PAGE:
Is It OK to Put Instant Coffee in a Coffee Machine?


If you have a standard coffee machine, but only drink instant coffee, you may be curious about using them together. You may also be curious about what will happen if you do. But before you put instant coffee in a coffee machine, it’s a good idea to know what you’re getting into. 

Instant coffee should never be put in a coffee machine. It’s made to dissolve and brew quickly. Also, you could experience issues because instant coffee is incompatible with a coffee machine, and could permanently ruin the machine itself. 

So, before you put a tablespoon of instant coffee in your coffee machine, continue reading to learn why it isn’t recommended.   

large grounds instant coffee

Is it OK to Put Instant Coffee in a Coffee Machine?

It is not OK to put instant coffee in a coffee machine.

The idea might cross your mind, but what happens afterward is not worth it. You can make a perfectly good cup of coffee without doing this, even without a coffee machine.

Instant coffee is made from whole coffee beans. Roasting, grounding, and brewing is all required to prepare the beans to be dried. However, it does contain artificial ingredients to extend its shelf life and to avoid staleness. 

There are two methods used where instant coffee is dried to make it marketable and suitable to drink:

  • Spray-Dried
  • Freeze-Dried

Both methods are beneficial to instant coffee because they’re convenient and timesaving. But two different preparations have two different results. The entire process is simple but has to be done carefully. It affects the quality, appearance, and taste of the coffee. 

The ‘Dried’ Process

To dry instant coffee that is already brewed is to remove its excess liquid. Intense heat is used because it helps the liquid separate from the brew. 

It prevents issues such as lumps or a ‘gooey’ consistency. Also, this process is why the coffee is so easy to make without the preparation needed to make it from scratch.

Spray-Dried

The purpose of spray-drying instant coffee is to transform it into a powder that has a fine texture. The coffee is steamed in a cylinder tower for consumers to market particles that are a suitable size. If the particles are too small or too delicate, they aren’t sufficient enough to be used.

The downside is that intense heat can cause the aroma of instant coffee to disappear. It has to be mixed with pre-ground coffee to compensate for the amount of aroma that is stripped.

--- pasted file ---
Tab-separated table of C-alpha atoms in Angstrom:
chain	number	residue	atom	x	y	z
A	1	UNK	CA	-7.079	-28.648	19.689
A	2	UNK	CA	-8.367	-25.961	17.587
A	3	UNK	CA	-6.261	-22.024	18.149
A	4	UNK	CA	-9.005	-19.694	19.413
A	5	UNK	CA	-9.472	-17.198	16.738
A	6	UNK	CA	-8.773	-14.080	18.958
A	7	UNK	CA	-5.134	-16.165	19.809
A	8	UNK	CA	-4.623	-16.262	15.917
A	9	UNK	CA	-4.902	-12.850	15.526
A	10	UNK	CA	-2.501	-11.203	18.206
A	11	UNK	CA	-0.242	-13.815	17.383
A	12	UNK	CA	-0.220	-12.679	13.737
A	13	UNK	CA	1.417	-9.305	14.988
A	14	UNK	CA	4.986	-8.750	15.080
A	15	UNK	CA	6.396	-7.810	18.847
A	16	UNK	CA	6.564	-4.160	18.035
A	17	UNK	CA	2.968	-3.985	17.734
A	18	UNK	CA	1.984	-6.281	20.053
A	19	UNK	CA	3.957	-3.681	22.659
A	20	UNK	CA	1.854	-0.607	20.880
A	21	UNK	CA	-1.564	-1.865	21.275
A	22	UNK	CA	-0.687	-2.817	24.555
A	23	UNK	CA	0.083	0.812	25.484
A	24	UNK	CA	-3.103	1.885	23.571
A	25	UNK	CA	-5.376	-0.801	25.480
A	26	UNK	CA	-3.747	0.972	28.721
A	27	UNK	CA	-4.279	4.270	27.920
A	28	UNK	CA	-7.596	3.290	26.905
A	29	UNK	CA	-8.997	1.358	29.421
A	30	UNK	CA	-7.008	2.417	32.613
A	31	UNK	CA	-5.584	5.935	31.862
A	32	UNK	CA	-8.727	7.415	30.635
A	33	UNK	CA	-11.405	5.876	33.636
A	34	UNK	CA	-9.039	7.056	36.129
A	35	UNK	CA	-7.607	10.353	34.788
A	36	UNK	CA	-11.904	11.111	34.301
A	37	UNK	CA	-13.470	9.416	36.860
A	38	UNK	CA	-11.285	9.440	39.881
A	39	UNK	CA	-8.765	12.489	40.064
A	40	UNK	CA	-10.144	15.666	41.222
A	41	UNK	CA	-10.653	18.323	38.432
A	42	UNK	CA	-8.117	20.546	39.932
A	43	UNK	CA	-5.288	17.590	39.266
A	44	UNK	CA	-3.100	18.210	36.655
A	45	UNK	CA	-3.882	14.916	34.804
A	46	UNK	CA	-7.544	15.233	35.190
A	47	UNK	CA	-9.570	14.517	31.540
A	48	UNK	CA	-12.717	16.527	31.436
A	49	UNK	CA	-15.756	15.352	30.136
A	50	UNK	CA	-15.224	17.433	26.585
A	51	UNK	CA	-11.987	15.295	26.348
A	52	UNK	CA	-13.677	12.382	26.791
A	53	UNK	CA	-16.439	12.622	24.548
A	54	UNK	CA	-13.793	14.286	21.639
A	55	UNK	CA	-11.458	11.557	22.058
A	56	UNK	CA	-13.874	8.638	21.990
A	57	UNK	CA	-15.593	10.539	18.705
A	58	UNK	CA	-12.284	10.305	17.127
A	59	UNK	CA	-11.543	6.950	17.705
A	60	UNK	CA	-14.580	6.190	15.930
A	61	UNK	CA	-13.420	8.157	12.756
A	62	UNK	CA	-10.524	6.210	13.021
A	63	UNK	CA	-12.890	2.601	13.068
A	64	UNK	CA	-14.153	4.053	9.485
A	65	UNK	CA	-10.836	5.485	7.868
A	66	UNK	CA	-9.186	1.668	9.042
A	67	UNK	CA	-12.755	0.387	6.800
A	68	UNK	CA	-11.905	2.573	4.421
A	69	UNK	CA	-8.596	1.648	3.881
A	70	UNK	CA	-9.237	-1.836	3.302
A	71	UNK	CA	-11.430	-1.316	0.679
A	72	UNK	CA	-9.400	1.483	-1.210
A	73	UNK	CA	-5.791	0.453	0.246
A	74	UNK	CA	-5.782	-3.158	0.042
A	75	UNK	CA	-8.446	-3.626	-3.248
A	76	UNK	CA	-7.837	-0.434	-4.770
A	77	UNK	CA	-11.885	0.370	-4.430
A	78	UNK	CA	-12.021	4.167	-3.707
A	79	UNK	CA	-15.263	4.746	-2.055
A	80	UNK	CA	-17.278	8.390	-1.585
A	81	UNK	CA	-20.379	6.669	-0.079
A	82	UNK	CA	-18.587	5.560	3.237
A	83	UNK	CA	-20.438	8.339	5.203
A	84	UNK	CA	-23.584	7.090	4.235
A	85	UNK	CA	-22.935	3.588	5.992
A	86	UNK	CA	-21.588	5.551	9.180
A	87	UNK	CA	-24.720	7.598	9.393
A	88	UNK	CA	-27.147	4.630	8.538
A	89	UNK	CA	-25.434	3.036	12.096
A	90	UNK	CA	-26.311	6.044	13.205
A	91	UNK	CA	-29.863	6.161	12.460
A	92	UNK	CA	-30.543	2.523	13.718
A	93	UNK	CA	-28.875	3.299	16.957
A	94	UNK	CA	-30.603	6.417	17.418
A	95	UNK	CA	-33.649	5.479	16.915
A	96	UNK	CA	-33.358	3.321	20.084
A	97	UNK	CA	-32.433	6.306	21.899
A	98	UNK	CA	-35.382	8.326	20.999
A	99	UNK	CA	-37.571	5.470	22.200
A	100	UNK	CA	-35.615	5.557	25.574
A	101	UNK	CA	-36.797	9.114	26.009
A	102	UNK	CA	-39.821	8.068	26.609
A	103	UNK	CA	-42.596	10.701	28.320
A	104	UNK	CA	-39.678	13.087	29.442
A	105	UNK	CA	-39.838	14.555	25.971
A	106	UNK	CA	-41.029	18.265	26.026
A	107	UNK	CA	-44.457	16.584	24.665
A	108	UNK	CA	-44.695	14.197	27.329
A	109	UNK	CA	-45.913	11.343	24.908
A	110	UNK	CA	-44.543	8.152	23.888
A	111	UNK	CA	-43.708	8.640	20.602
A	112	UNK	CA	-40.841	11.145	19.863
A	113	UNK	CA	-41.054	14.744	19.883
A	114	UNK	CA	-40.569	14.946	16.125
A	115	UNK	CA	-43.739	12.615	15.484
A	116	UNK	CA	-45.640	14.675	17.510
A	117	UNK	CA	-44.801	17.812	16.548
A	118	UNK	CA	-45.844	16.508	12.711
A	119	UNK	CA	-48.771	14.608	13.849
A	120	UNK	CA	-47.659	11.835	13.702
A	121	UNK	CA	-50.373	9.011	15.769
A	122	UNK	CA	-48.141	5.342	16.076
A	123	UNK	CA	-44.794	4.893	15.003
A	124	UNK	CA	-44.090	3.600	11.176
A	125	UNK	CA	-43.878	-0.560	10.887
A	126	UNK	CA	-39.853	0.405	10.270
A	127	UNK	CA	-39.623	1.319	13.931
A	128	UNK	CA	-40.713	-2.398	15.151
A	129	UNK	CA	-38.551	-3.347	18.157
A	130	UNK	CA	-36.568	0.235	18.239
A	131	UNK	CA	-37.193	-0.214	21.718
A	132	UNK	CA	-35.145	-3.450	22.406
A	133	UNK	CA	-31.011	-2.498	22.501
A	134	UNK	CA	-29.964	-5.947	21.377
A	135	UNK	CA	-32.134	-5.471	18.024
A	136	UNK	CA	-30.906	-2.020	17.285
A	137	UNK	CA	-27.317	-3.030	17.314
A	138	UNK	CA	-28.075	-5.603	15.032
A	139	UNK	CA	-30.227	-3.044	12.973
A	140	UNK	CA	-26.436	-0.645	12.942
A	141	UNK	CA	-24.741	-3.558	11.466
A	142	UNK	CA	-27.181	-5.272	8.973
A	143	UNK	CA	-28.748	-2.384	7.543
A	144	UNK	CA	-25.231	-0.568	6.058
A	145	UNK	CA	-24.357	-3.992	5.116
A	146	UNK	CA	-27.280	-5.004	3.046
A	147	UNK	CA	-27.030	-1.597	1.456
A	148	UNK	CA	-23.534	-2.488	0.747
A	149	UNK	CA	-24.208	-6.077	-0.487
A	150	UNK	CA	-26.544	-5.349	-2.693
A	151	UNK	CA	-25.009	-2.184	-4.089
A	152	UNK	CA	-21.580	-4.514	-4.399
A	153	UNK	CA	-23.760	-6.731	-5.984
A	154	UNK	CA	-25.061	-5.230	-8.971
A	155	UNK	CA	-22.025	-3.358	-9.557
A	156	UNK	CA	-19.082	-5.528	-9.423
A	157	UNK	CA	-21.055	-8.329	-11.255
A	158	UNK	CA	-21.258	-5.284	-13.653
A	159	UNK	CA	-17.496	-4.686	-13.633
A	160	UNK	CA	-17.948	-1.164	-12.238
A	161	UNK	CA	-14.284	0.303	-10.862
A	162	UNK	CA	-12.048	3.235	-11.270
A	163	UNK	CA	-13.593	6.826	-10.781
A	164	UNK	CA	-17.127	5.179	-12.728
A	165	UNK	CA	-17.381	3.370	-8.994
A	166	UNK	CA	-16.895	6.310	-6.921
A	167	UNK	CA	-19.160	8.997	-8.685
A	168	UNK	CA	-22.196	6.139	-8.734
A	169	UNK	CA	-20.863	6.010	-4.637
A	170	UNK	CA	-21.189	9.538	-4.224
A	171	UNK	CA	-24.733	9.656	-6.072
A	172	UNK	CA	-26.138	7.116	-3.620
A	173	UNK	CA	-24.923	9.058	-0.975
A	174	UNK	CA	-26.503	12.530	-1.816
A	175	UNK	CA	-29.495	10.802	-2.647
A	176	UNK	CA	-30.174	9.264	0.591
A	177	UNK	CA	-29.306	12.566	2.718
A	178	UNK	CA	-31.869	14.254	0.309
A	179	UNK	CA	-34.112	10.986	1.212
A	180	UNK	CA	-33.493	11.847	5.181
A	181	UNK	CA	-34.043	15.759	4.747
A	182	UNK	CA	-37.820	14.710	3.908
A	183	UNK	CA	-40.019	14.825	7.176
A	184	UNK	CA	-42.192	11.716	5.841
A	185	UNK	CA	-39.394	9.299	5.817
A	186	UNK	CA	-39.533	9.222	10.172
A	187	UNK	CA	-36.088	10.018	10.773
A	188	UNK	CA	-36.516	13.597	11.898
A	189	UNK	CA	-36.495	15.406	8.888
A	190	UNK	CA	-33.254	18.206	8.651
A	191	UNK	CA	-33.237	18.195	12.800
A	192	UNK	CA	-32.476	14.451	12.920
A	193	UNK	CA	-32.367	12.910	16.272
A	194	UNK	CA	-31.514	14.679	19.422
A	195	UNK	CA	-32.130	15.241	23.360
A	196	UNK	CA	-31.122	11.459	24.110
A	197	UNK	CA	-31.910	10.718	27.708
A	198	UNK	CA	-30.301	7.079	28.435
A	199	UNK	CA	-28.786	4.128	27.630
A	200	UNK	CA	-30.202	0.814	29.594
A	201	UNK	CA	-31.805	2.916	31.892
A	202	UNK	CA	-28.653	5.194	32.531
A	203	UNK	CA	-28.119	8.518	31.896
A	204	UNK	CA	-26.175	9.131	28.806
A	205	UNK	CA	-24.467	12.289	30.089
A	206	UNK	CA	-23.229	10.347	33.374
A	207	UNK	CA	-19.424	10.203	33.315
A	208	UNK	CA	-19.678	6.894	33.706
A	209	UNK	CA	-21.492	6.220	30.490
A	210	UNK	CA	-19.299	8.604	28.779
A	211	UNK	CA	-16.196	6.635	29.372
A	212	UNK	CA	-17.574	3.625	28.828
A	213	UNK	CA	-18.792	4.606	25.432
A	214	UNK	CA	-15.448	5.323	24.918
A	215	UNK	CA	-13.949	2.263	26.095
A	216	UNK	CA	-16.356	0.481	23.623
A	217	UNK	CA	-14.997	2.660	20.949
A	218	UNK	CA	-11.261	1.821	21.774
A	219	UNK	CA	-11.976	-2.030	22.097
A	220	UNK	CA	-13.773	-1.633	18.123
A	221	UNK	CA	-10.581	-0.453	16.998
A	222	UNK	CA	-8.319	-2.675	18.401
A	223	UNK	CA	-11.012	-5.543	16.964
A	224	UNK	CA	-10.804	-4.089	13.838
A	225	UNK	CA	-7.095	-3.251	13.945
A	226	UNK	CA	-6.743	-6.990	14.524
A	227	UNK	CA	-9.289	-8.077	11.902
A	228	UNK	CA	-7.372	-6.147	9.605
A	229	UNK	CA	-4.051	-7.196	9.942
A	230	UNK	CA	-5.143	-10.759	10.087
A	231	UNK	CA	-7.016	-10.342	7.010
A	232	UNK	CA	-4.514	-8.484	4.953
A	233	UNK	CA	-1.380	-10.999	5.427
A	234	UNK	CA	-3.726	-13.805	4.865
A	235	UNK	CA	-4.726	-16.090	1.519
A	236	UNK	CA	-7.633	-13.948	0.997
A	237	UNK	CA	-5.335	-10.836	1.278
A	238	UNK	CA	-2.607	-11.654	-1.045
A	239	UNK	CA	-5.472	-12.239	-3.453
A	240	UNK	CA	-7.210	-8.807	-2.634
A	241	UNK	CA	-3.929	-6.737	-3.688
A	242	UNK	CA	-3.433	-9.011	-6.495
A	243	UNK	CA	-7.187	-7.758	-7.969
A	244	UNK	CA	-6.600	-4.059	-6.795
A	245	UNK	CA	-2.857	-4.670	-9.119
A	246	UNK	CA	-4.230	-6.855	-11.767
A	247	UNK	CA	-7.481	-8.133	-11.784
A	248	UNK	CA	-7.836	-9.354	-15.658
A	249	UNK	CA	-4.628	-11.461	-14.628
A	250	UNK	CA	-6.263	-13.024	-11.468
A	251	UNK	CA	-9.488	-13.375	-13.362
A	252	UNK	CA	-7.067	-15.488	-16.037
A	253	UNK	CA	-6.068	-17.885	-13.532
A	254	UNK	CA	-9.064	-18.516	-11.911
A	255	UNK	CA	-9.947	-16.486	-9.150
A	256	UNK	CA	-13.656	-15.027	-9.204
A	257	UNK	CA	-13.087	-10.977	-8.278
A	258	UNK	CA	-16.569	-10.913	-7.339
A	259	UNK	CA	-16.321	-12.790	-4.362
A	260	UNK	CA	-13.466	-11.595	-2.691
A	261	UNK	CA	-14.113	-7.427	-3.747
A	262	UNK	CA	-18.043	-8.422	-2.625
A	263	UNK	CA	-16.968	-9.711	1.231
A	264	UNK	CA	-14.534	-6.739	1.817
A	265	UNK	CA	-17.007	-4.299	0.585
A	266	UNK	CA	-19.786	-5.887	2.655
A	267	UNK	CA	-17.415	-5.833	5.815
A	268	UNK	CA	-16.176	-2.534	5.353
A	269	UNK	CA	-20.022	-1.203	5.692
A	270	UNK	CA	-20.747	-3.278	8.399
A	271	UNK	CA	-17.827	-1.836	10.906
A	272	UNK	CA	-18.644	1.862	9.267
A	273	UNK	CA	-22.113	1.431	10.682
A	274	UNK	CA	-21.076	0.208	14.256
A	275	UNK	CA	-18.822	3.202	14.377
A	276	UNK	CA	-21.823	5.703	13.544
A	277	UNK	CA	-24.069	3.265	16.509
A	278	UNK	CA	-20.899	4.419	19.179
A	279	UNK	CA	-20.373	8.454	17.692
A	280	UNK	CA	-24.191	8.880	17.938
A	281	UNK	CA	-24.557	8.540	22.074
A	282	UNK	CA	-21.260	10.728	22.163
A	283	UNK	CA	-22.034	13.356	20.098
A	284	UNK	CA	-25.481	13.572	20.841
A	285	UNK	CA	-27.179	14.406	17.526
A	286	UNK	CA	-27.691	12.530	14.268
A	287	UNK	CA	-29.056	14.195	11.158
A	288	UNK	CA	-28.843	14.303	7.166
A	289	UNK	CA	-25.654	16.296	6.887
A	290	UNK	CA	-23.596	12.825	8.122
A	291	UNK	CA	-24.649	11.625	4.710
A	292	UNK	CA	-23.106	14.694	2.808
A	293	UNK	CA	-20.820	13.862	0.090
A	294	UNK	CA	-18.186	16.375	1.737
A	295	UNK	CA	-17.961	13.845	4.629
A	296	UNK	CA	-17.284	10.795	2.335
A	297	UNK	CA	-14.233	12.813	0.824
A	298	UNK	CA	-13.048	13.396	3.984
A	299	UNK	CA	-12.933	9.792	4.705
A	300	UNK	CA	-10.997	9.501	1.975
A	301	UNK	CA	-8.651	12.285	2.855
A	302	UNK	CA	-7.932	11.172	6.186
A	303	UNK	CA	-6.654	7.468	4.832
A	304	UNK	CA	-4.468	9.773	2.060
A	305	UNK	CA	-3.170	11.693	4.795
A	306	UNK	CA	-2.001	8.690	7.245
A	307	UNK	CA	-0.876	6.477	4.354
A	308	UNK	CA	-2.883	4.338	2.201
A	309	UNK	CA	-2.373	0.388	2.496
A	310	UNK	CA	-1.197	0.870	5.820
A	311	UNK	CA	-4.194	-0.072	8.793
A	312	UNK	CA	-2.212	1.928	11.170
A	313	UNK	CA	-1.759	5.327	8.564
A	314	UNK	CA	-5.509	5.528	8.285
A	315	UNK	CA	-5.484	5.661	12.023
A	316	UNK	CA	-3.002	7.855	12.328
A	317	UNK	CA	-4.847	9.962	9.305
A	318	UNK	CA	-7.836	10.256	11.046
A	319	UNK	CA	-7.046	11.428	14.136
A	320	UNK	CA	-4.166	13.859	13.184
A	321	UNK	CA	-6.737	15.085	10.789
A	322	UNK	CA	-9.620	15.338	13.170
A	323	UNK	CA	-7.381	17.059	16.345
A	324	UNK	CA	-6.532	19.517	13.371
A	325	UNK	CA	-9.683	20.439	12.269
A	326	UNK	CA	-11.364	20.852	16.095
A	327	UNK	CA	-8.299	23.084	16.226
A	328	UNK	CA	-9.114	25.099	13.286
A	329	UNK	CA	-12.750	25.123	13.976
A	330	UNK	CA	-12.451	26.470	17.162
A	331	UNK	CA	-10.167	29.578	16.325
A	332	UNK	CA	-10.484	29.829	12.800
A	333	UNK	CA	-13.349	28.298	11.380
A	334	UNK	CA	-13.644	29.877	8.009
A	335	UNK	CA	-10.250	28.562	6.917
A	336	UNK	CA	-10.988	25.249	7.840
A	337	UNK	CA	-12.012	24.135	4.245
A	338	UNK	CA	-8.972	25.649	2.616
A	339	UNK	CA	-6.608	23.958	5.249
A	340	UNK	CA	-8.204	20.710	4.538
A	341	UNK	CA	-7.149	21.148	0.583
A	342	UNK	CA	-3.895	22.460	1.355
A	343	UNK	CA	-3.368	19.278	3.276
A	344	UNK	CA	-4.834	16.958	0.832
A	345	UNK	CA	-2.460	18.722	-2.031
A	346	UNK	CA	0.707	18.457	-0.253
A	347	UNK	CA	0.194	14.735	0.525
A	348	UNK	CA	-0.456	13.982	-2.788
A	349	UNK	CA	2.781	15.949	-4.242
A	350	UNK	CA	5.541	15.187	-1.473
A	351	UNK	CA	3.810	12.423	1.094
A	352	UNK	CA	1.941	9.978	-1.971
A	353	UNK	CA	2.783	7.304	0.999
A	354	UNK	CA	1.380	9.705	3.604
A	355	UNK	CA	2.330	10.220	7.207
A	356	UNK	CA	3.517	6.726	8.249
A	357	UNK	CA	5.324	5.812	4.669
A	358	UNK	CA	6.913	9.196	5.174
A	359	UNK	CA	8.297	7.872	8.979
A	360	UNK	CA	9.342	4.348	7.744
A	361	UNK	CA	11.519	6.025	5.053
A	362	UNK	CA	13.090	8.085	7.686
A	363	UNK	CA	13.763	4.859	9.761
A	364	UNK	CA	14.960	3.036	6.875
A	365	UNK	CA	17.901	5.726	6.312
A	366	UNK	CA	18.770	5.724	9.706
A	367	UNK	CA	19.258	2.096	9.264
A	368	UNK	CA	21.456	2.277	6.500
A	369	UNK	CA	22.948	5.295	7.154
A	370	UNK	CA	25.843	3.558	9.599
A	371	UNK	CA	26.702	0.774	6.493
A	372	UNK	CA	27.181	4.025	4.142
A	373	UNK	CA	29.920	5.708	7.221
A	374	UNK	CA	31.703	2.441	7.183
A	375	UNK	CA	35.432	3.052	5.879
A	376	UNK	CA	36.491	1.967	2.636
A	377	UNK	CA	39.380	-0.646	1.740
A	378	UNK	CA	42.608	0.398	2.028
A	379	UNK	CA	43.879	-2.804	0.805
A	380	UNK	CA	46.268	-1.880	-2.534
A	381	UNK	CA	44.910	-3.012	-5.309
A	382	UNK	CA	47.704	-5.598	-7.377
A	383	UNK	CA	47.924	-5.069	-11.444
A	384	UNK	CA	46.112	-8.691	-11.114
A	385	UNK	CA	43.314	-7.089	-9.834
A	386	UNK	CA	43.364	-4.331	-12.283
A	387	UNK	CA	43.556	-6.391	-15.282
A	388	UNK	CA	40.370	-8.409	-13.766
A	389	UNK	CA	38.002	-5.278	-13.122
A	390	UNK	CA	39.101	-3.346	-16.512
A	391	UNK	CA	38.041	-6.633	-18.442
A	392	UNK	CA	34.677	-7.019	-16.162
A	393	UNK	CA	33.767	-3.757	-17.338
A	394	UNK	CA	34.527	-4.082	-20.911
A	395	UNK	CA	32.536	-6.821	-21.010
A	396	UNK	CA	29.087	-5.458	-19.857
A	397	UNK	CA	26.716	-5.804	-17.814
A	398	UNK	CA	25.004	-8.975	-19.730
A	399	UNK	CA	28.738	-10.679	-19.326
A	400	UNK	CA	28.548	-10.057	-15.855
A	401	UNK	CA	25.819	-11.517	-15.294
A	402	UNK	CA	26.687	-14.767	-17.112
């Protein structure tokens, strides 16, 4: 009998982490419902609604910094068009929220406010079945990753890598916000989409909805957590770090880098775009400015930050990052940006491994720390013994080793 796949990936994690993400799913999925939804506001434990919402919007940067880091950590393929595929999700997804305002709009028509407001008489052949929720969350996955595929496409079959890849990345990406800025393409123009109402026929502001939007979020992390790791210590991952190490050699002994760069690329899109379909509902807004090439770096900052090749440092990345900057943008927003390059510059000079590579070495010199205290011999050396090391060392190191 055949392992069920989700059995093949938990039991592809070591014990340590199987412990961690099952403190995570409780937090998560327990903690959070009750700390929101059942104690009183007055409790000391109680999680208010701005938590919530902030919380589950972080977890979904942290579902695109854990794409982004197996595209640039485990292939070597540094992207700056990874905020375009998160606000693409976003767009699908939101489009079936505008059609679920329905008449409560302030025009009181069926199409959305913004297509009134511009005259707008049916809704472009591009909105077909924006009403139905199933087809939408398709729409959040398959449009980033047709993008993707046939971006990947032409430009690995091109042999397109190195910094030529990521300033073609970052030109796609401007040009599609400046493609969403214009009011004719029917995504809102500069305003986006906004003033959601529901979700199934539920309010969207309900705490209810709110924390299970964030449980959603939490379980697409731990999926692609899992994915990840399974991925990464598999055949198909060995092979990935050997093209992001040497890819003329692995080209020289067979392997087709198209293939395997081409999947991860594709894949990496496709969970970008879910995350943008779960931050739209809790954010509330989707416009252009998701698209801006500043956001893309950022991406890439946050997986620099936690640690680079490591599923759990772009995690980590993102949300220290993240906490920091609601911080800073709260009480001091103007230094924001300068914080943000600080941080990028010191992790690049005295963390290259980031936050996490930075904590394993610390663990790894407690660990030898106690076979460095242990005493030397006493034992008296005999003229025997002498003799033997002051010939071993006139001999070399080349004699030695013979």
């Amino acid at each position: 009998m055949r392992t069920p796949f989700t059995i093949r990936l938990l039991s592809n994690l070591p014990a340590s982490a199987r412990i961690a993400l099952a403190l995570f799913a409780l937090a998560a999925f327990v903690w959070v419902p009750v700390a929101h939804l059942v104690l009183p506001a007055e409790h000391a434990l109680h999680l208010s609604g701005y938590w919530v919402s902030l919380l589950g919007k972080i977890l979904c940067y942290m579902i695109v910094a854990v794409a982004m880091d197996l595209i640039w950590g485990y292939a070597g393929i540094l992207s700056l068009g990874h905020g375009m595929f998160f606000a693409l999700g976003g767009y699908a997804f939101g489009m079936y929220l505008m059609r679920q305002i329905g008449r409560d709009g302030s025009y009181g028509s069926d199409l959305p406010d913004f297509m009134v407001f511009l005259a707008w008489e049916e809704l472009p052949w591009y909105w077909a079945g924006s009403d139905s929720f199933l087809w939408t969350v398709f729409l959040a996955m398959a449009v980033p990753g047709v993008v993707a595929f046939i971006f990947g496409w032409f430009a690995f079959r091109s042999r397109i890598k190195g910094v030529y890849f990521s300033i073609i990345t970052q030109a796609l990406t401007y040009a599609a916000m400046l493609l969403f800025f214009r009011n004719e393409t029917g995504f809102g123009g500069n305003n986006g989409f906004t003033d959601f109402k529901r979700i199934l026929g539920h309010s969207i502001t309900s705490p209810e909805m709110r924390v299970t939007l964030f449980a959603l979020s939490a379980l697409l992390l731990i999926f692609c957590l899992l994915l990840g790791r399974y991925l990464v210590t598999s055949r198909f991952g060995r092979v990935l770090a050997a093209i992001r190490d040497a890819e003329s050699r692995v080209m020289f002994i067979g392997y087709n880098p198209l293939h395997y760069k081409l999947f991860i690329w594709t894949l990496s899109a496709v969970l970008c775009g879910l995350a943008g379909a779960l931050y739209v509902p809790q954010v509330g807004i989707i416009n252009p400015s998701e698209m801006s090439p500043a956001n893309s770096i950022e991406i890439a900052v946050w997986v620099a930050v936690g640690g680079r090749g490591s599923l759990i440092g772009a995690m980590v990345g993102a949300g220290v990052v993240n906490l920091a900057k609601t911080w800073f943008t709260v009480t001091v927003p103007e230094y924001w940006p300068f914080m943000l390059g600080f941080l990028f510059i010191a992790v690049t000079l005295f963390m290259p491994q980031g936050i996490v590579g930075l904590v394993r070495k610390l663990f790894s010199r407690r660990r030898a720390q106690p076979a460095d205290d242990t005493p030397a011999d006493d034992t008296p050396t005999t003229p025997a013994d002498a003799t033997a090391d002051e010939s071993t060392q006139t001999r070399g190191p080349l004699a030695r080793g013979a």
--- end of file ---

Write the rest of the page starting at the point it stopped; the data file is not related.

Another downside is that spray-drying kills the quality of the coffee. It loses its strength and could leave an unpleasant aftertaste. 

Freeze-Dried

The purpose of freeze-drying instant coffee is to increase its shelf life. A temperature of – 40 degrees Celsius freezes the excess liquid. The result is hardened coffee that can be cut.

The downside to this method is the slow drying process. It preserves the coffee’s flavor and aroma, but the length of time it requires to freeze is long. The method is also expensive and is more complicated to improve its quality.

Two Types of Instant Coffee

The texture and taste of instant coffee depend on which type you chose. They’re made differently, although both only require hot water or milk. One has what the other lacks, and vice versa, but can be combined. 

Powdered Instant Coffee

Powdered instant coffee is the result of spray-drying. Its fine yet small particles dry quickly, with intense heat, and produce the coffee as a powder. 

The brew is usually milky and sweet enough to go without adding sugar. Sometimes powdered cream is included to create a milky consistency.

Crystalized Instant Coffee

Crystalized instant coffee is the result of freeze-drying. Water is separated from the concentrate of the coffee beans. The water is then removed from the concentrate to freeze, and crystals form as a result.

Although the brew is instant, it resembles the brew of whole coffee beans. It still has the same bitter taste and has to be flavored if not preferred black. 

What Happens if You Put Instant Coffee in a Coffee Machine?